Rheumatoid arthritis is a progressive autoimmune disease. Timely and effective treatments are necessary to provide for an enhanced quality of life.
Rheumatoid arthritis (RA) is a chronic inflammatory disease with autoimmune features marked by inflammation of the synovium of the joints causing destruction of connective tissue, cartilage, and bone. Chronic pain, disability, and a mortality rate above the general population require early diagnosis and aggressive treatment. Affecting mostly women between 40 and 60 years and those of Native American and Northern European descent, rheumatoid arthritis can affect the very young as well as the very old of both sexes and diverse ethnic origin. Timely treatment is necessary to provide the patient with a good quality of life.
The Inflammatory Response in RA
Persistent inflammation is the destructive element in RA. There is a balance in the body between pro- and anti-inflammatory cytokines. During inflammation anti-inflammatory mediators fail to counterregulate the pro-inflammatory cytokines in the RA patient and they become chronically increased prolonging inflammation and leading to structural damage. Within 20 years, 90% of these patients will suffer disability, therefore, it is critical to recognize and begin treatment early in the disease.
Disease Progression in RA
According to https://www.sohealth.co.uk which provides at home RA care kits, Rheumatoid arthritis can begin slowly over weeks to months or, more uncommonly, with an explosive onset (flare) occurring over 24 to 48 hours. Eventually, five or more joints will be affected with symmetrical joint involvement. Generally, the more joints that are affected, the more severe the progression of the disease. The joints most often affected are the proximal interphalangeal joints of the hands, wrists, shoulders, elbows, knees, ankles, and metatarsophalangeal joints.
Symptoms and Manifestations of RA
Symptoms of RA may come and go and include morning stiffness persisting longer than one hour which can also occur after long periods of sitting or inactivity (gel phenomenon), fatigue, malaise, depression, low grade fever, and weight loss. The course of disease cannot be predicted in any one individual but there have been three patterns of disease activity identified.
Spontaneous remission particularly in the seronegative patient within the first six months of symptoms
Recurrent flares and remissions
Usual pattern of persistent and progressive disease activity that increases and decreased in intensity
The patient may also present with varying physical manifestations in other body systems due to inflammation. Pleurisy, pericarditis, Sjogren’s syndrome (dry eyes and mouth), peripheral neuropathy, carpal tunnel syndrome, Felty’s syndrome (splenomegaly and leukopenia), and rheumatoid vasculitis are not unknown. Nodule are the most characteristic extra-articulate lesion (arms, elbows, knees, feet, and uncommonly, the visceral organs; lungs, heart, sclera of the eye). RA is associated with increased mortality primarily due to the involvement of blood vessels leading to cardiovascular disease and premature and accelerated atherosclerosis.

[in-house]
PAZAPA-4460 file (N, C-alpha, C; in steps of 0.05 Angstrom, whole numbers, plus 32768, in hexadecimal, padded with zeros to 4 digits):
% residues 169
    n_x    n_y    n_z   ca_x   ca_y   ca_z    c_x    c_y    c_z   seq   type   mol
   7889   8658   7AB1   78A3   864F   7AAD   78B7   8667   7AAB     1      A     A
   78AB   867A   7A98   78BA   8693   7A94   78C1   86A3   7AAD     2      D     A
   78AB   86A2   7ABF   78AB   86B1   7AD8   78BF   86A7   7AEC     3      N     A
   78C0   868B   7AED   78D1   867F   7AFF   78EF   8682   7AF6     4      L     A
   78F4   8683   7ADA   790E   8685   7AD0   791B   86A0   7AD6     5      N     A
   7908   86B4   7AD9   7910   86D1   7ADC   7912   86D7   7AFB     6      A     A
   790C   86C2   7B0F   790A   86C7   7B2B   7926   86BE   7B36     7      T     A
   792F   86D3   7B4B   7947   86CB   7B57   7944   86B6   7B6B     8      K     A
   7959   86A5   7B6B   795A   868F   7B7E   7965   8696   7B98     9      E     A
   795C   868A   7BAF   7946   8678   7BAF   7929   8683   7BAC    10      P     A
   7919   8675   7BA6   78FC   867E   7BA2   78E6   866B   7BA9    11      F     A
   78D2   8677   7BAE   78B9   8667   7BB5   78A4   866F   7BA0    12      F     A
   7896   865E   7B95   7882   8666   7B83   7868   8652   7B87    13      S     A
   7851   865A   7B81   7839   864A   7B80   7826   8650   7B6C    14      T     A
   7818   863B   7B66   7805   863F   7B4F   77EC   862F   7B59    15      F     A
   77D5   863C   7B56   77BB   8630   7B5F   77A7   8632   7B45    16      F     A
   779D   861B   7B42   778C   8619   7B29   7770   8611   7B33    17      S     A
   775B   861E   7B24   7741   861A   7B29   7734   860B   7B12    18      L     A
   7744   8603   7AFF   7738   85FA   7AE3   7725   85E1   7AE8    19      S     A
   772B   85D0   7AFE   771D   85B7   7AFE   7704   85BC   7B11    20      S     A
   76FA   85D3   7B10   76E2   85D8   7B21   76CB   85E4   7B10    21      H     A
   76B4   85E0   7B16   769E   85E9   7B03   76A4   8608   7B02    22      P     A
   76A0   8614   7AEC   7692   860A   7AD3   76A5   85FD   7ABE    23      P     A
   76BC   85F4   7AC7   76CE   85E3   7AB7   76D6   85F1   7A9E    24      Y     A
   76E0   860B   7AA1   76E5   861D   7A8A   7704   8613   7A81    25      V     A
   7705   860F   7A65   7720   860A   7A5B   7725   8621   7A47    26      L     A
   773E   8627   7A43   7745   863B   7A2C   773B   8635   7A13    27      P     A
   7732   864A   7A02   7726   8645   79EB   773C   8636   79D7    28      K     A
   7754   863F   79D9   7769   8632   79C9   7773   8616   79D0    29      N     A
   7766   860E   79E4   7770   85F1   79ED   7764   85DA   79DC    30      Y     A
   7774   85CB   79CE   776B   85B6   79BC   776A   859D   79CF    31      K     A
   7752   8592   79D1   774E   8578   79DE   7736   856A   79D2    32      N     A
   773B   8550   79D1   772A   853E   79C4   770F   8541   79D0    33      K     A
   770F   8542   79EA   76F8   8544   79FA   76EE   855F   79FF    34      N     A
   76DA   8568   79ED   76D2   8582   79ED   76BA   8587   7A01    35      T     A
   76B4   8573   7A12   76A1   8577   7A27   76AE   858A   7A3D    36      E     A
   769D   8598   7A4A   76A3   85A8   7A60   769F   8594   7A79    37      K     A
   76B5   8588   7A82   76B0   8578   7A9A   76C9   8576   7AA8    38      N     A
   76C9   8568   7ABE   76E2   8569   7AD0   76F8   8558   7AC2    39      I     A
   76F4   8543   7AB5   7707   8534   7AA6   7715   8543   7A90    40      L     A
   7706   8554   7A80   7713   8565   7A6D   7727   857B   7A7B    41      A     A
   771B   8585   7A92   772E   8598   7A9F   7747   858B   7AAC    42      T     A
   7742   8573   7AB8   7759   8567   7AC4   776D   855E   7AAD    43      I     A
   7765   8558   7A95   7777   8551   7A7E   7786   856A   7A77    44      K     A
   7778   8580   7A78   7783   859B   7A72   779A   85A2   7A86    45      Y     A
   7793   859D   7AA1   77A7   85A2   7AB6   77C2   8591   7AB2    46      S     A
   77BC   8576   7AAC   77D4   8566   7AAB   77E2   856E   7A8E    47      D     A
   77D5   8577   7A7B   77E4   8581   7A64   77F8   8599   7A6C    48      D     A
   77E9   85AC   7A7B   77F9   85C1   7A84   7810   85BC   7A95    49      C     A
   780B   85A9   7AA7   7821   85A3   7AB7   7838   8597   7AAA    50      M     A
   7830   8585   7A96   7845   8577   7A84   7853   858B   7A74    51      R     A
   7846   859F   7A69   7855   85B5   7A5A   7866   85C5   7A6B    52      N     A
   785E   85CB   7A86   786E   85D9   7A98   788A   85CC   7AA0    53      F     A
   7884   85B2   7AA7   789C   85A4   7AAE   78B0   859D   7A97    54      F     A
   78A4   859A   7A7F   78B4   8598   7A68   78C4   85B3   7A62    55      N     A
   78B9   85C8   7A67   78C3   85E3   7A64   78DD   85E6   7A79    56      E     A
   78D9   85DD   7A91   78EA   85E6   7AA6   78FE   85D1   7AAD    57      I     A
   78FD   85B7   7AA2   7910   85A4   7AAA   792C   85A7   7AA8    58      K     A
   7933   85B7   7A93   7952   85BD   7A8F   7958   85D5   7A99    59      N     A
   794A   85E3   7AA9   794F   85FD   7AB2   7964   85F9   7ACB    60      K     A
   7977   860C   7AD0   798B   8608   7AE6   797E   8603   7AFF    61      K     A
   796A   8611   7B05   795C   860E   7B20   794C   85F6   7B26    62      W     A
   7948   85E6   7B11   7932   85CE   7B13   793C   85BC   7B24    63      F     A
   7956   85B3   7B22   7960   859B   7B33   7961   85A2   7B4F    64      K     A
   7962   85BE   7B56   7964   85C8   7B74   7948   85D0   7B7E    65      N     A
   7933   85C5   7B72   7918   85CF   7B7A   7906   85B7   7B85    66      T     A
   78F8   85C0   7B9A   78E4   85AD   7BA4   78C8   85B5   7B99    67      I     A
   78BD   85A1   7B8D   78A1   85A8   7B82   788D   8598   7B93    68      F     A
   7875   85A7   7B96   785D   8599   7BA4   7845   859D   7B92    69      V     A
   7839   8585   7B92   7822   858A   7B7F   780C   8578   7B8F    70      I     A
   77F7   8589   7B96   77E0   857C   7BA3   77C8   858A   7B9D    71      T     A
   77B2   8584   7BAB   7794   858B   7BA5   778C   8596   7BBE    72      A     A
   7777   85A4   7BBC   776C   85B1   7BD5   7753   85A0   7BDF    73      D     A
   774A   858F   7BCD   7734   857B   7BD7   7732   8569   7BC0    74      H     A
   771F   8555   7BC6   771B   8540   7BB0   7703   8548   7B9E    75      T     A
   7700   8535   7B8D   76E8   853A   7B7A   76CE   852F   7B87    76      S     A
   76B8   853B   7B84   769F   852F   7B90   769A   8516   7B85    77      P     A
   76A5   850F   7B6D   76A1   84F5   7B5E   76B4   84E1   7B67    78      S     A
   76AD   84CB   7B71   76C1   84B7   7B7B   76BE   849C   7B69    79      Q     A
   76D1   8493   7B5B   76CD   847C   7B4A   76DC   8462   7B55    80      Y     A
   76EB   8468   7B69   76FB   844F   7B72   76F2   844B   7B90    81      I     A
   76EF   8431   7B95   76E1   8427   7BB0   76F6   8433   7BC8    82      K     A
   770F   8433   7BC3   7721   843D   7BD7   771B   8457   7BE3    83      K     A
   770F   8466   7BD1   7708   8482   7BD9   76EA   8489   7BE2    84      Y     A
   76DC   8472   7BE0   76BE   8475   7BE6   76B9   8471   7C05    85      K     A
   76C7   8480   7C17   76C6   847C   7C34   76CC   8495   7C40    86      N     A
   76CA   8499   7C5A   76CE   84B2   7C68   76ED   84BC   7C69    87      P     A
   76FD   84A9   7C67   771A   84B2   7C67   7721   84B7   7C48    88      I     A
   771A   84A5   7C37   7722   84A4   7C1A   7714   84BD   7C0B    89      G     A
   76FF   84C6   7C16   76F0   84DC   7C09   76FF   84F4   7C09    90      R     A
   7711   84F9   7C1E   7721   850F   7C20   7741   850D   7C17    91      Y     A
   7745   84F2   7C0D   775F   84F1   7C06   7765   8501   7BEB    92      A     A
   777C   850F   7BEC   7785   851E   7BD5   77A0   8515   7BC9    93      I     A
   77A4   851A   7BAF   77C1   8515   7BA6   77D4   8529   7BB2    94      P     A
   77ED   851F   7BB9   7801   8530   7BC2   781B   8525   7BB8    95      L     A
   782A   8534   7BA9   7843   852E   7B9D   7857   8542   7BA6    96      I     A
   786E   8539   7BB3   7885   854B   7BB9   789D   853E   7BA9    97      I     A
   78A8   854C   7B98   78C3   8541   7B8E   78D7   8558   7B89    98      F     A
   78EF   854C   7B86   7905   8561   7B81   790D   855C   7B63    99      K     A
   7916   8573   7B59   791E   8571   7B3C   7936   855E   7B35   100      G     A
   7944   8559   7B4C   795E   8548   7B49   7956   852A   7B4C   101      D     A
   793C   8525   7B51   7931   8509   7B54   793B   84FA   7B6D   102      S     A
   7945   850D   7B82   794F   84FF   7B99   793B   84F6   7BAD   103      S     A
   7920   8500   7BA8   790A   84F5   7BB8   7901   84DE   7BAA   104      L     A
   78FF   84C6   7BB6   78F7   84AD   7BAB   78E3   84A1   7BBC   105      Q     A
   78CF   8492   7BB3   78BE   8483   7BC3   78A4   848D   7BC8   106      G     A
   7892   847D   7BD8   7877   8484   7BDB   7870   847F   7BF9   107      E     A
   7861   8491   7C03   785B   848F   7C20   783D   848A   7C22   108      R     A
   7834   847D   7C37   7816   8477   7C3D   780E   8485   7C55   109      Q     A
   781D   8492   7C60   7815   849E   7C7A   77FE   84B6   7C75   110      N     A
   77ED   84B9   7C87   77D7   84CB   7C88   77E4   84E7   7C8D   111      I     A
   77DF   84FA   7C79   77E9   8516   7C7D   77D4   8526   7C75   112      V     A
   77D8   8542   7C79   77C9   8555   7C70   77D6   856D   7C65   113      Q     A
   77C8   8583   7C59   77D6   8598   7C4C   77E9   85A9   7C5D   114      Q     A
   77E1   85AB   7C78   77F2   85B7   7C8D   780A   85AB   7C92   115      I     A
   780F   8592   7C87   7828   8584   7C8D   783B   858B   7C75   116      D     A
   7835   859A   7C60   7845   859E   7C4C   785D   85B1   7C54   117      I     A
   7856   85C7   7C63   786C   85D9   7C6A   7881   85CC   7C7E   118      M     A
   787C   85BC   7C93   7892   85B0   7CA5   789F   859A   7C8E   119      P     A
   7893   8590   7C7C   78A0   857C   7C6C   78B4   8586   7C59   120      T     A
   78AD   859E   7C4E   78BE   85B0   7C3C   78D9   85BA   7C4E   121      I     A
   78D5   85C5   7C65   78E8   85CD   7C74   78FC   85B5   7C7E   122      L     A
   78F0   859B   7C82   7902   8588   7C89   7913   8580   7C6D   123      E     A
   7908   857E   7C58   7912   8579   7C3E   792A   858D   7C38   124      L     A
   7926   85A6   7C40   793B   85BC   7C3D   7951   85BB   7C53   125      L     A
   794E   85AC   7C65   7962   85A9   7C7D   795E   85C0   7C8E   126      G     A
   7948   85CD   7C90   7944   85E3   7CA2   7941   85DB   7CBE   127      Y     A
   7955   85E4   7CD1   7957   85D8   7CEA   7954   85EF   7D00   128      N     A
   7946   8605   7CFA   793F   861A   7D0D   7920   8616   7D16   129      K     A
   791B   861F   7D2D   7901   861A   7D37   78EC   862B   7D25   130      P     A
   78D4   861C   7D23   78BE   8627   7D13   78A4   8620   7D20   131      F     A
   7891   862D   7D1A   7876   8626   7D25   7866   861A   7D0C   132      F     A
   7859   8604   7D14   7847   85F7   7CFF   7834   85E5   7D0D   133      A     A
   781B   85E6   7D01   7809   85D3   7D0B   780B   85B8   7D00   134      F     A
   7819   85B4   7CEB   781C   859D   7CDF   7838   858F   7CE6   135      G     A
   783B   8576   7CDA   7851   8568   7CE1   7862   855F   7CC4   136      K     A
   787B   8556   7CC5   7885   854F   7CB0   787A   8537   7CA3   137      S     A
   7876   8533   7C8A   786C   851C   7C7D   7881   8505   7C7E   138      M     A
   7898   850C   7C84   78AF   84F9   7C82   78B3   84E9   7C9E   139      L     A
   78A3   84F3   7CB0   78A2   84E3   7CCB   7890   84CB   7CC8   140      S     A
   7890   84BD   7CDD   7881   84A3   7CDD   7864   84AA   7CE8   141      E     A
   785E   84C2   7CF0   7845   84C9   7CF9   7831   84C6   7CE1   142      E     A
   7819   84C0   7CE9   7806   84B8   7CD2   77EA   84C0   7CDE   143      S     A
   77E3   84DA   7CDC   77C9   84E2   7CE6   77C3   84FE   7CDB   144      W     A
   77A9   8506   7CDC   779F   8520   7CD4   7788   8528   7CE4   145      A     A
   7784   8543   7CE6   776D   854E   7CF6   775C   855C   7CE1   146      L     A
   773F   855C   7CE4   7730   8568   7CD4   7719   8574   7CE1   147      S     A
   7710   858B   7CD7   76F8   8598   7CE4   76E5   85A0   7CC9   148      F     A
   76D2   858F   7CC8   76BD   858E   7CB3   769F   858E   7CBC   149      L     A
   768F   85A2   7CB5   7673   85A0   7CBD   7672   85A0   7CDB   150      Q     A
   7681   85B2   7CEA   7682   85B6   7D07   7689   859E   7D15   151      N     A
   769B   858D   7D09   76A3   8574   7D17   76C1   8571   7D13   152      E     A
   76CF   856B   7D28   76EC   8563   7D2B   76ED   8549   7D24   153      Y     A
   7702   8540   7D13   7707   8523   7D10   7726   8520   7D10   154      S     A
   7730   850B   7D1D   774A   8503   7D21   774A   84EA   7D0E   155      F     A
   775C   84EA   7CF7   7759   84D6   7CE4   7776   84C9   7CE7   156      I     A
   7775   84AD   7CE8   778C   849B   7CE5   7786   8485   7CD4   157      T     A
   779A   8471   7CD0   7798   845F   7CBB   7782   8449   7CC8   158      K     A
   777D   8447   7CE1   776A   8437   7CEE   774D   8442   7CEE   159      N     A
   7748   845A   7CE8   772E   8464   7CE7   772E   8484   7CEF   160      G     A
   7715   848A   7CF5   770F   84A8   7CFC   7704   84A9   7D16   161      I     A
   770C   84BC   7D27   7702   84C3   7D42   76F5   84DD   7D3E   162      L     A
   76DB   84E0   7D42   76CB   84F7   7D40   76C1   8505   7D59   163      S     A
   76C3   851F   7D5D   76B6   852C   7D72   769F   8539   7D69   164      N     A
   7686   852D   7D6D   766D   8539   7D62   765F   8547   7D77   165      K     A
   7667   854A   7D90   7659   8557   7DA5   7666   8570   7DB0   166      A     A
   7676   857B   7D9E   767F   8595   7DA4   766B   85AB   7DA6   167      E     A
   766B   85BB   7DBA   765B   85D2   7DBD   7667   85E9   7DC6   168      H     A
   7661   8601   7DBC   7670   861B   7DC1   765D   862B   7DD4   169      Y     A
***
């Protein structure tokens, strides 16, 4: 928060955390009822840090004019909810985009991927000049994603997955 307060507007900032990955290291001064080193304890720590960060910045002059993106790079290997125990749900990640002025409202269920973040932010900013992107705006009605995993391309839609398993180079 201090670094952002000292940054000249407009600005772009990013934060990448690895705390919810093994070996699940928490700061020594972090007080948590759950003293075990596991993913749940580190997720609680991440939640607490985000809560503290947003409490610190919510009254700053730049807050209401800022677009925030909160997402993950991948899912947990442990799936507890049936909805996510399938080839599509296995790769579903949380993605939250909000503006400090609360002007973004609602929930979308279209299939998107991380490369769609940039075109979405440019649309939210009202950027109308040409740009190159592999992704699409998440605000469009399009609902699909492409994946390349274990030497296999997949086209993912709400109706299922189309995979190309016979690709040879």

Risk Factors Across Populations
Risk factors include but are not limited to the following:
Gender (women more likely than men)
Age (adults 40-60 years, children 6 mos-16 years)
Recent bacterial or viral infection
Native American or northern European descent
Tests for Diagnostic Determination and Progression
Tests for rheumatoid arthritis include a complete blood count (CBC-mild anemia occurs in 25-35% frequently due to GI bleeding from NSAIDS), comprehensive metabolic panel (CMP), C-reactive protein (CRP), urinalysis, sedimentation rate [erythrocyte sedimentation rate (ESR) is usually elevated], rheumatoid factor (RF is associated with more active disease), anti-nuclear antibody (ANA), joint fluid analysis, X-ray, MRI, and ultrasound. Also, genetic testing may be valuable as five genes have been identified relating to RA.
Treatments to Slow or Halt the Progression of RA
There is no cure for RA; however, there are many therapies available for the patient. Drug treatment follows a progressively aggressive approach. NSAIDS, corticosteroids, DMARDs, and biologics are the standard with a combination of methotrexate (DMARD) and a biologic the approach of choice for the severely affected patient. Other drugs in use include antimalarials, gold salts, and narcotics. As with most medications, severe side effects may occur. This is particularly the case with many of the drugs used for the treatment of RA. Educating the patient and regular monitoring by physicians will help to prevent any serious outcomes. Additionally, surgical treatment such as total joint arthoplasties and carpal tunnel release are common and provide renewed mobility and function. Physical and vocational therapies are often provided as well. Heat, rest, and exercise are universally recommended.
Rheumatoid arthritis affects young and old, male and female, of every culture. Early diagnosis and aggressive treatment is essential to stopping the progression of the often disabling effects of RA. Through education, communication, and vigilant provider care, patients have an increased probability for a substantially improved quality of life.